The Grave is a woman in Blake’s vision. cf: Kali, Shiva, Sekhmet, feral cats who eat their kittens, bathtub ladies from Texas making little angels to be the stars in their hellbound crowns — the Mother/Destroyer, yes? Just like Earth. Just like life.

The Grave shrieks with delight, & shakes
Her hollow womb, & clasps the solid stem;
Her bosom swells with wild desire;
And milk & blood & glandous wine,
In rivers rush & shout & dance,
On mountain, dale and plain.
The SONG of LOS is Ended

(William Blake, excerpt from “The Song of Los.”)

“The Song of Los” is the last of Blake’s so-called Continental Prophesies, where he shared his visions of the future for America, Europe, Africa, and Asia. The excerpt just quoted concludes his prophecy for Asia and Africa.

Golly, good thing Blake was wrong, am I right. Agony and apocalypse, with naked children and flames and howls and shivering clay? In Africa and Asia? What a nut. How off base.

Ugh. Sorry, but as much as I enjoyed putting together DeDe Lind’s post, her comments about the Vietnam War and my subsequent reflections on those words with the ramifications of her centerfold’s popularity has resulted in a chain of thought about the twentieth century and where we’ll go next that has put me in kind of a foul mood. I will try to improve.




Catholic Charities donations for aid to orphans in Asia, wherein if you click through you can specifically target children in Vietnam. (It is very difficult to provide accounted-for aid there due to the corruption of many alleged non-profits run-roughshod-over by the government in their headquarters of what is now called Ho Chi Minh City — formerly Saigon — but I know from long interactions that this branch of this particular outfit is trustworthy.)

The International Red Cross/Red Crescent, click through to see about making donations to help efforts to feed the starving children in the Sudan.

Is your guilt assuaged? Mine’s not. Not just yet.

William Blake Month: Alas! the Female Martyr

June 15, 2010


For a Tear is an Intellectual thing;
And a Sigh is the Sword of an Angel King
And the bitter groan of a Martyr’s woe
Is an Arrow from the Almighty’s Bow.

(William Blake, excerpt from “To the Deists,” in Jerusalem: The Emanation of The Giant Albion.)


Alas! the Female Martyr
Is She also the Divine Image?

(William Blake, For the Sexes: The Gates of Paradise.)

The Girls of Summer: Cathy Larmouth, Miss June 1981

June 14, 2010

This post took forever to put together because there are so many pictures and Cathy Larmouth is so funny and genuine in the interview. Hope you find her as absorbing as I did.


Photographed by Ken Marcus.

The lovely and talented Cathy Larmouth was Playboy’s Miss June, 1981. She is a really fun-loving gal, and she is unbelievably quick-witted, as I hope you’ll see.

I mainly would like her hilarious write-up (the hilarity comes from her quotes and jokes) to do the majority of the talking in this post.

Even if you normally skip the text, give some of what Ms. Larmouth has to say a whirl, because she is a hoot and a holler, a self-deprecating and talented young genius with a sweet heart and a good head on her shoulders.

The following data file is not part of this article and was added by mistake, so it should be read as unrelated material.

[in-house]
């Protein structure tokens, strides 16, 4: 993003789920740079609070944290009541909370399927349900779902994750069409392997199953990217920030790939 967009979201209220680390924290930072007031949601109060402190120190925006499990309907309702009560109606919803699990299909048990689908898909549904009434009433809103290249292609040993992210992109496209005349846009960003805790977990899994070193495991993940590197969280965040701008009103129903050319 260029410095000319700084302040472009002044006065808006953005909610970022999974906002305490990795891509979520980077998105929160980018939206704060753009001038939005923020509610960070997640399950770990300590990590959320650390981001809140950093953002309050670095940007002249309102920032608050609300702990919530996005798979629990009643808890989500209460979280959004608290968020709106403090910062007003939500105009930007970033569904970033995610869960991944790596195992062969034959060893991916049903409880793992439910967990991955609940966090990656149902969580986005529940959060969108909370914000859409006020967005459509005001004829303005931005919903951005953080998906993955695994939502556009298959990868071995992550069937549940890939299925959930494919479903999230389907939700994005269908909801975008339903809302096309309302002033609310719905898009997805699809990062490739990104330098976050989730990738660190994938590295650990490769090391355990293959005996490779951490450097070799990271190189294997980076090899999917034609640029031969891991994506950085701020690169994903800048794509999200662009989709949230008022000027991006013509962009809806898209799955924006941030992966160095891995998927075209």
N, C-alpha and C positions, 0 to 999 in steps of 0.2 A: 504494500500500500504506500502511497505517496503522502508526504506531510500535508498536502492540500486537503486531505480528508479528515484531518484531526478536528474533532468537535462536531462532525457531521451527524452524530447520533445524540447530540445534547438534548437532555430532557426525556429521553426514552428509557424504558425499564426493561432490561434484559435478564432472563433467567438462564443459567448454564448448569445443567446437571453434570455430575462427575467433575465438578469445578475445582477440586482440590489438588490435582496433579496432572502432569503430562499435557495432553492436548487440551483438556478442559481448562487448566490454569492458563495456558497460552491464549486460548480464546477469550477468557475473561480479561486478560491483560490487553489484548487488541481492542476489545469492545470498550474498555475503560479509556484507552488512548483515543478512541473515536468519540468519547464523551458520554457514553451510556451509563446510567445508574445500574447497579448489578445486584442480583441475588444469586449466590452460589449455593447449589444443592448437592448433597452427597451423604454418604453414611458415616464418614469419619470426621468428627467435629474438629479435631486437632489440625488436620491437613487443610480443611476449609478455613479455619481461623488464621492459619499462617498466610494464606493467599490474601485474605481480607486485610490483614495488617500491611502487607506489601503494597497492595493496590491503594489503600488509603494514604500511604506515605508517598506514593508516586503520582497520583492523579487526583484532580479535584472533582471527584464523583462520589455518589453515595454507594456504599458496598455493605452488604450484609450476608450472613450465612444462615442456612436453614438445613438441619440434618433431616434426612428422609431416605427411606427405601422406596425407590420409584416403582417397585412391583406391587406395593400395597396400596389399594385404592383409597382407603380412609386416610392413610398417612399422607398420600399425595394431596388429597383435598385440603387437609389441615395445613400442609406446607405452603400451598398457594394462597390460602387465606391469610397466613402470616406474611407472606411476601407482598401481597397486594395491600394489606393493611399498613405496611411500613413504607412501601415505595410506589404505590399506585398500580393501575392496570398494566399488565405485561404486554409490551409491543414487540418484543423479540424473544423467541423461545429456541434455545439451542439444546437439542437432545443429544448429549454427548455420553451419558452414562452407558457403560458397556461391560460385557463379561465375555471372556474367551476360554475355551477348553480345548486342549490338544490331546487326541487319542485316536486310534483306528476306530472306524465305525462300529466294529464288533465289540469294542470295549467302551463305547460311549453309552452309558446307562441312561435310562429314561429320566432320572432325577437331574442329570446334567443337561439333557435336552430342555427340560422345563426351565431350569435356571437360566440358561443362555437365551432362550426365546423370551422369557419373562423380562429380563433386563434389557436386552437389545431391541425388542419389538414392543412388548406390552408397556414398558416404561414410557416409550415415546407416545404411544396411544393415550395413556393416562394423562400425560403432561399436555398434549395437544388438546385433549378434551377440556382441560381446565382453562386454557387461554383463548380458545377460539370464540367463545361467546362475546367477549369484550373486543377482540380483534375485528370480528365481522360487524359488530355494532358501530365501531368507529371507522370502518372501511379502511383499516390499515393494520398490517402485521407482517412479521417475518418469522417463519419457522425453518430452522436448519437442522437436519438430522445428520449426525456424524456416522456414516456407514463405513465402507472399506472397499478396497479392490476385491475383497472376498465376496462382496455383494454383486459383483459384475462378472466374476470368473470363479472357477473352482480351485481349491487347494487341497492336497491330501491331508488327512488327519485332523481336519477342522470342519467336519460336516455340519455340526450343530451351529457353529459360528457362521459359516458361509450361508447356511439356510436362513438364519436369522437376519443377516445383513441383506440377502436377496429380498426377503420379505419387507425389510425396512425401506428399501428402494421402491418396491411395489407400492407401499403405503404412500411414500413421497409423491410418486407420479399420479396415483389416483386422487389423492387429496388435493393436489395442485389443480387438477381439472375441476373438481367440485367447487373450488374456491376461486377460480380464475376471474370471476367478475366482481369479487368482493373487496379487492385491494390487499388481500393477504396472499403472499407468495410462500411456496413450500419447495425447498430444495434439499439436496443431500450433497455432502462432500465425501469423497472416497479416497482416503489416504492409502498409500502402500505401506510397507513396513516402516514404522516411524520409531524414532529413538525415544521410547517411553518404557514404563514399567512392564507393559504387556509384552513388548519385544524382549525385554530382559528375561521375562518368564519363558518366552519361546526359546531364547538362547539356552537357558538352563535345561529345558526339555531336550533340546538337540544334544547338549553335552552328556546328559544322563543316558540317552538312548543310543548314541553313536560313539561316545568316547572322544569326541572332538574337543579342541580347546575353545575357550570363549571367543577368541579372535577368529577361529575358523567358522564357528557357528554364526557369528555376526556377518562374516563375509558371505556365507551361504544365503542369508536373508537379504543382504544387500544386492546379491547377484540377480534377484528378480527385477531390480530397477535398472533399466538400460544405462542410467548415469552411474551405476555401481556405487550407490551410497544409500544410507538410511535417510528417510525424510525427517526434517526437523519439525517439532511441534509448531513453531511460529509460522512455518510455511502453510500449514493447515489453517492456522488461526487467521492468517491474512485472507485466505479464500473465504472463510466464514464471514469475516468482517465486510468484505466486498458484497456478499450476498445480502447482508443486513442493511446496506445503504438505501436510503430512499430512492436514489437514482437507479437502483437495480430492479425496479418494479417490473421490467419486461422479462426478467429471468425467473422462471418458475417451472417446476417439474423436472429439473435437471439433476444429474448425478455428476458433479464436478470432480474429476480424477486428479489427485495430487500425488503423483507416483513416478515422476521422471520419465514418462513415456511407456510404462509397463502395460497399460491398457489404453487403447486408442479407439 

“I don’t want to be famous, don’t particularly want to be an actress or a model. I just want a good man and a family. I hardly think showin’ your bazongas to 6,000,000 people qualifies anybody as a celebrity. On the other hand, it’s a great way to meet people!”

(“Lady of the Lake.” Playboy, June 1981.)


Cathy’s heritage is English, French and Mohawk Indian. She was the youngest of four children (she has three older brothers), and admits that she was spoiled, especially by her father, who died when she was 22.

(Ibid.)


“I loved my father more than anyone,” she says, “and maybe I still do. He was a warm, funny, very smart man. I always carry a poem I wrote to him after he died, so in case I ever get hit by a truck or something, whoever finds my identification will know that I was a person who had a heart.”

(Ibid.)

Oh, lord, all that dust again.


My favorite shot. This should have been the centerfold.

Cathy admits she’s a hopeless romantic, who “should have been born 40 or 50 years ago. … My favorite songs are from the Thirties, Forties and Fifties; my favorite bands are Glenn Miller’s and Nat ‘King’ Cole’s and my all-time favorite piece is Clair de Lune, by Debussy.”

(Ibid.)


Without too much persuasion, Cathy can be induced to sing one of her favorite oldies, such as “Cry Me a River” or “More Than You Know”. She has a good voice and loves to imitate various female pop stars, ranging from Dolly Parton to Helen Reddy.
“I’ve never done this stuff on a stage,” she says, “and I probably never will.”

(Ibid.)

Hooray for Dolly Parton! And if you are having trouble placing Helen Reddy, she was Nora in the Disney flick Pete’s Dragon (Don Chaffey, 1977). You know Lampie — played by Mickey Rooney — the lighthouse-keeper’s adult daughter who was waiting for her long-thought-dead fiance Paul to sail back to Passimoquoddy? — “I’ll be your candle on the water/my love for you will always burn…” Don’t front like you don’t know exactly what I’m talking about.


(… cont’d) “It’s mostly for the shower.”

Still, it’s a better-than-average voice. Why not try for a singing career?

“I hate to say this,” she answers, “but the truth is, I’m not motivated. I’m basically lazy! I’d like to write a great satirical novel, for instance, but I’d never get around to it.”

(Ibid.)

Get ready for the most hilarious part, where she spontaneously makes up a shitty poem on purpose:

“I write poetry that isn’t half bad, and I realize that all girls write poetry, but I think mine’s a cut above that awful stuff you see in the women’s magazines like Cosmopolitan, stuff like —

(Ibid.)


‘I looked out the window at where your Rolls once sat
The sight of your tooth marks on the Gouda cheese
Nostalgia and pain
I dropped two ‘Ludes
and turned on the dishwasher.’

— You know? that kind of stuff.”

(Ibid.)